In good times, it was the Russian military town, near the taiga, bears, nuts in the wood, and secret military facilities with Missile Bases and Communication Bunkers. Now the Military Life is abandoned. Tomsk-43 start usual live.
A flock of chicken running across the streets, barren carcasses of houses, firewood neatly stacked in front of the five-storied apartment buildings still partially populated today (the inhabitants use firewood to heat the abandoned living space behind the wall of their apartment) and deadly silence in the air…
“What have brought you here?” You might be asked that question by the enlightened people of Tomskiy.
“Oh, we were just passing by…”, if you say so, they will laugh at you in disbelief.
“Huh! It is impossible to be passing by here!”
Published in GEO-Russia by Olga Saliy. All rights reserved. No part of this article may be reproduced without prior written permission of author.
In the past it was indeed impossible to be passing by Tomskiy. It also called Itatka, “Town” or “Tomsk-43”, that means military. Tomskiy has a military background. Around Tomskiy formerly secret military bases stretch out. Though Google unclassified most of what a rough terrain kept secret for a long time. And today the disintegrating barracks and the launch pads where rockets used to be set are worshiped by all sorts of adventurers as a specimen of industrial exotics.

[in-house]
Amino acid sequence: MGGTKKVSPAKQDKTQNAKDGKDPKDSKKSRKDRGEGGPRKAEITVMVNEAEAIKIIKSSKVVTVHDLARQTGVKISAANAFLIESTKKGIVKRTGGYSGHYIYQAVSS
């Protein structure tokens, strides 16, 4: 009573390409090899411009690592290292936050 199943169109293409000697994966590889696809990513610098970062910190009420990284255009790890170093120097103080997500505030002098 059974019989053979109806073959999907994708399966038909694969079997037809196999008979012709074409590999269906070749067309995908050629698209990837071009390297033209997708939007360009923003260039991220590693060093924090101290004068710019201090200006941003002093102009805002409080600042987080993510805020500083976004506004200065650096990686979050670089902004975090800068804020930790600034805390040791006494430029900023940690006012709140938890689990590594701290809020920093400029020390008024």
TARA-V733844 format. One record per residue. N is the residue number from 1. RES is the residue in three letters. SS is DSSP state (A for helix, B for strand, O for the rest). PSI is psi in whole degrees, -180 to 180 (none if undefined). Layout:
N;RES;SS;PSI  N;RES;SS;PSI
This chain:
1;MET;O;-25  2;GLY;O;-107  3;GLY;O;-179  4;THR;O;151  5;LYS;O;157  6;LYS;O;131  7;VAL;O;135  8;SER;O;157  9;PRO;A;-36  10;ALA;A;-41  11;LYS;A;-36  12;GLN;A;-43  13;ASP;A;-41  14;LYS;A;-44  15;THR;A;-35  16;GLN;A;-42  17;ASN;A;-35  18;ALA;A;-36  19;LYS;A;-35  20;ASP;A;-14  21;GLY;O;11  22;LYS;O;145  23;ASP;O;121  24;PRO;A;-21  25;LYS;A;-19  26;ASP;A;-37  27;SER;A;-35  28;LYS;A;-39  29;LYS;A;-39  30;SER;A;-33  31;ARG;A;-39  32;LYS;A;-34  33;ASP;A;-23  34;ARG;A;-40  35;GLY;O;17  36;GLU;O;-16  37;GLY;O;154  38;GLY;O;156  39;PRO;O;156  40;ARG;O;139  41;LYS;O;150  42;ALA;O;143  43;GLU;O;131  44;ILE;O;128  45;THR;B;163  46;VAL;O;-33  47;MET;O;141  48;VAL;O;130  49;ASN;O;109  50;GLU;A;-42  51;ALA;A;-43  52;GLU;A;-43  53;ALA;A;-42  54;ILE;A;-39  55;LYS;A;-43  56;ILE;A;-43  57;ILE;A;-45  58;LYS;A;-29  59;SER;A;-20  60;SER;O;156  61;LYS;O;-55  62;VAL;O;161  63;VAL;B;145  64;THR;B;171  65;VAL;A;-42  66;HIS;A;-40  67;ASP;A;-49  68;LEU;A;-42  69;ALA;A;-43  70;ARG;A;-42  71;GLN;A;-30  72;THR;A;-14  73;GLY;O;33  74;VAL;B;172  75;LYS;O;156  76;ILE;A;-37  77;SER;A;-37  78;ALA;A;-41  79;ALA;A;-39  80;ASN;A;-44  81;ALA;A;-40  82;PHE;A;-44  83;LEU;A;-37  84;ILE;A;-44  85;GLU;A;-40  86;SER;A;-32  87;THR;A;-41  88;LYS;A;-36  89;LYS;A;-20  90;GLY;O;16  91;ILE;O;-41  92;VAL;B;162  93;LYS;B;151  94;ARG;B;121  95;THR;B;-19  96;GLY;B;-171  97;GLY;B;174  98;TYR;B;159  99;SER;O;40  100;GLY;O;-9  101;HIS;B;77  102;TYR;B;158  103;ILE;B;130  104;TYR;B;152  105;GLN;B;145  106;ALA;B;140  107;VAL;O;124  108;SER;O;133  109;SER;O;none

A barehanded girl was erecting a snowman in front of one of the multi-storied houses.
I insist on the word «erecting»:
«The snow does not stick», I say taking a picture with my camera.
«No», says the girl in a businesslike manner and so much like an adult.
While I was taking my pictures the snowman dropped its head, then its torso, then the head again, which the girl patiently restored to their positions. The girl did not give up, very much like the other inhabitants of the little town.
«Bye-bye.» We said to each other, she sounding quite casual as if photographers were an everyday occurrence, as if I were her sister who walked away to buy bread…
One day the peaceful tranquility of Tomskiy was torn up with a bang. It happened in 1991 when a boy found a grenade in a nearby forest and brought it home…
Training mines, ammunition boxes, detonators — could be found now and then in the adjacent forests since the military left. One of the local mines was even found at the train station in the city of Tomsk (located 60 km away from Tomskiy).
Just image the panic this find caused. However nobody wanted to blast the station, people just tried to earn their living turning in for recycling whatever metal was left after the soldiers. This was a trade many of the people of Tomskiy took on to make their bread that time. Even children were involved in that business.